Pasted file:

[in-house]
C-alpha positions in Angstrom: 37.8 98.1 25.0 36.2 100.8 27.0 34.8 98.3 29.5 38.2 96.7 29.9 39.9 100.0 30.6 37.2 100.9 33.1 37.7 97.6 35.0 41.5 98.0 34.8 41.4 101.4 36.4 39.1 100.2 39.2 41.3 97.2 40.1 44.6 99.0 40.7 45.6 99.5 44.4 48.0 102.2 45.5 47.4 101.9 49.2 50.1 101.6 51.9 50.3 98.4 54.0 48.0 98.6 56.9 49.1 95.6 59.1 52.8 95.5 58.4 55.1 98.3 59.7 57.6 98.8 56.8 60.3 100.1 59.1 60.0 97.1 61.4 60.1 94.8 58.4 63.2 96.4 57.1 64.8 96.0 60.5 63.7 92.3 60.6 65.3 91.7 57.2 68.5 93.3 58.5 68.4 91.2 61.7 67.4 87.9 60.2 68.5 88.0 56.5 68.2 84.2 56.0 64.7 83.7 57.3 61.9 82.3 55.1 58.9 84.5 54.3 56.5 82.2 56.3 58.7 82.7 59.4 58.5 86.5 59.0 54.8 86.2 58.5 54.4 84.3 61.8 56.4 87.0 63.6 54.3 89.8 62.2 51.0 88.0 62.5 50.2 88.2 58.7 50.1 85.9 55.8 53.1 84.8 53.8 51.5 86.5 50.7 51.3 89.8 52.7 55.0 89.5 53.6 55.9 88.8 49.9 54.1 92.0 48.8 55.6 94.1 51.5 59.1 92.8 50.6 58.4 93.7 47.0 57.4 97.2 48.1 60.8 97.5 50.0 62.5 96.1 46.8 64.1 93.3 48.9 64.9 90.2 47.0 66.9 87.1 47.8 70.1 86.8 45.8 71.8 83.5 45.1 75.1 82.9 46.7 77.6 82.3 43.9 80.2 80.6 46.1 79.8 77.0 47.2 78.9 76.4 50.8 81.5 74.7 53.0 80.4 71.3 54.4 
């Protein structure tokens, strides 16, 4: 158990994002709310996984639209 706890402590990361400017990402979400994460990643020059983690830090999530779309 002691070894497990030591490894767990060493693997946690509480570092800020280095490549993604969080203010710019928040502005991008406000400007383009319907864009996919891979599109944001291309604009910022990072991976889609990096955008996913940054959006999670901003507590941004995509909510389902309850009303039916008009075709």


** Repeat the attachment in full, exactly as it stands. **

[in-house]
C-alpha positions in Angstrom: 37.8 98.1 25.0 36.2 100.8 27.0 34.8 98.3 29.5 38.2 96.7 29.9 39.9 100.0 30.6 37.2 100.9 33.1 37.7 97.6 35.0 41.5 98.0 34.8 41.4 101.4 36.4 39.1 100.2 39.2 41.3 97.2 40.1 44.6 99.0 40.7 45.6 99.5 44.4 48.0 102.2 45.5 47.4 101.9 49.2 50.1 101.6 51.9 50.3 98.4 54.0 48.0 98.6 56.9 49.1 95.6 59.1 52.8 95.5 58.4 55.1 98.3 59.7 57.6 98.8 56.8 60.3 100.1 59.1 60.0 97.1 61.4 60.1 94.8 58.4 63.2 96.4 57.1 64.8 96.0 60.5 63.7 92.3 60.6 65.3 91.7 57.2 68.5 93.3 58.5 68.4 91.2 61.7 67.4 87.9 60.2 68.5 88.0 56.5 68.2 84.2 56.0 64.7 83.7 57.3 61.9 82.3 55.1 58.9 84.5 54.3 56.5 82.2 56.3 58.7 82.7 59.4 58.5 86.5 59.0 54.8 86.2 58.5 54.4 84.3 61.8 56.4 87.0 63.6 54.3 89.8 62.2 51.0 88.0 62.5 50.2 88.2 58.7 50.1 85.9 55.8 53.1 84.8 53.8 51.5 86.5 50.7 51.3 89.8 52.7 55.0 89.5 53.6 55.9 88.8 49.9 54.1 92.0 48.8 55.6 94.1 51.5 59.1 92.8 50.6 58.4 93.7 47.0 57.4 97.2 48.1 60.8 97.5 50.0 62.5 96.1 46.8 64.1 93.3 48.9 64.9 90.2 47.0 66.9 87.1 47.8 70.1 86.8 45.8 71.8 83.5 45.1 75.1 82.9 46.7 77.6 82.3 43.9 80.2 80.6 46.1 79.8 77.0 47.2 78.9 76.4 50.8 81.5 74.7 53.0 80.4 71.3 54.4 
């Protein structure tokens, strides 16, 4: 158990994002709310996984639209 706890402590990361400017990402979400994460990643020059983690830090999530779309 002691070894497990030591490894767990060493693997946690509480570092800020280095490549993604969080203010710019928040502005991008406000400007383009319907864009996919891979599109944001291309604009910022990072991976889609990096955008996913940054959006999670901003507590941004995509909510389902309850009303039916008009075709």